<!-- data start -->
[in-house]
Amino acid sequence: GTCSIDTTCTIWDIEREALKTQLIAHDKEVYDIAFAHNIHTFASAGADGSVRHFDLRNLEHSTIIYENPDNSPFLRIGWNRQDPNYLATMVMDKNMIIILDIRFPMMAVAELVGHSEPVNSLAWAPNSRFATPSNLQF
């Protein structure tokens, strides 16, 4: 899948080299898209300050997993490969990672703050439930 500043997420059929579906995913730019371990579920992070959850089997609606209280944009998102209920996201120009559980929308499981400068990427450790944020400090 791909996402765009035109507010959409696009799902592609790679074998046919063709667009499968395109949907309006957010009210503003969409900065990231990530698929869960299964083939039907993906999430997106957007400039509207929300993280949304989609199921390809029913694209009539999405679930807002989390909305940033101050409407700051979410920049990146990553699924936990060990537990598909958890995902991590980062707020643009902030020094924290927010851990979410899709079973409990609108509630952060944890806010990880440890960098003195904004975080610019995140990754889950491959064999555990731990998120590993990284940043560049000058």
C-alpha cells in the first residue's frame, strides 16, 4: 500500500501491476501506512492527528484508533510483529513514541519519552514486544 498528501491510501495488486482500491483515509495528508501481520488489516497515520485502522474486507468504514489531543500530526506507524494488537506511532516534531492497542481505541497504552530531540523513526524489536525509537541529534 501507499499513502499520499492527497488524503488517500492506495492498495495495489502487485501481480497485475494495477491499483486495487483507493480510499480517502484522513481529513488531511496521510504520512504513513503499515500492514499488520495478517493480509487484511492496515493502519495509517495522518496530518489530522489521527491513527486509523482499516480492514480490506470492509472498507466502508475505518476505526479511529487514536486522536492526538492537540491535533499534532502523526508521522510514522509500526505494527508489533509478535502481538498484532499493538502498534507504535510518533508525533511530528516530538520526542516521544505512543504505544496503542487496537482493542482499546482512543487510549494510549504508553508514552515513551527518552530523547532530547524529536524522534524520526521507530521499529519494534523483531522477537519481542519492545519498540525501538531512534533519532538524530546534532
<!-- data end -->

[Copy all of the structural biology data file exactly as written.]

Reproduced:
[in-house]
Amino acid sequence: GTCSIDTTCTIWDIEREALKTQLIAHDKEVYDIAFAHNIHTFASAGADGSVRHFDLRNLEHSTIIYENPDNSPFLRIGWNRQDPNYLATMVMDKNMIIILDIRFPMMAVAELVGHSEPVNSLAWAPNSRFATPSNLQF
């Protein structure tokens, strides 16, 4: 899948080299898209300050997993490969990672703050439930 500043997420059929579906995913730019371990579920992070959850089997609606209280944009998102209920996201120009559980929308499981400068990427450790944020400090 791909996402765009035109507010959409696009799902592609790679074998046919063709667009499968395109949907309006957010009210503003969409900065990231990530698929869960299964083939039907993906999430997106957007400039509207929300993280949304989609199921390809029913694209009539999405679930807002989390909305940033101050409407700051979410920049990146990553699924936990060990537990598909958890995902991590980062707020643009902030020094924290927010851990979410899709079973409990609108509630952060944890806010990880440890960098003195904004975080610019995140990754889950491959064999555990731990998120590993990284940043560049000058």
C-alpha cells in the first residue's frame, strides 16, 4: 500500500501491476501506512492527528484508533510483529513514541519519552514486544 498528501491510501495488486482500491483515509495528508501481520488489516497515520485502522474486507468504514489531543500530526506507524494488537506511532516534531492497542481505541497504552530531540523513526524489536525509537541529534 501507499499513502499520499492527497488524503488517500492506495492498495495495489502487485501481480497485475494495477491499483486495487483507493480510499480517502484522513481529513488531511496521510504520512504513513503499515500492514499488520495478517493480509487484511492496515493502519495509517495522518496530518489530522489521527491513527486509523482499516480492514480490506470492509472498507466502508475505518476505526479511529487514536486522536492526538492537540491535533499534532502523526508521522510514522509500526505494527508489533509478535502481538498484532499493538502498534507504535510518533508525533511530528516530538520526542516521544505512543504505544496503542487496537482493542482499546482512543487510549494510549504508553508514552515513551527518552530523547532530547524529536524522534524520526521507530521499529519494534523483531522477537519481542519492545519498540525501538531512534533519532538524530546534532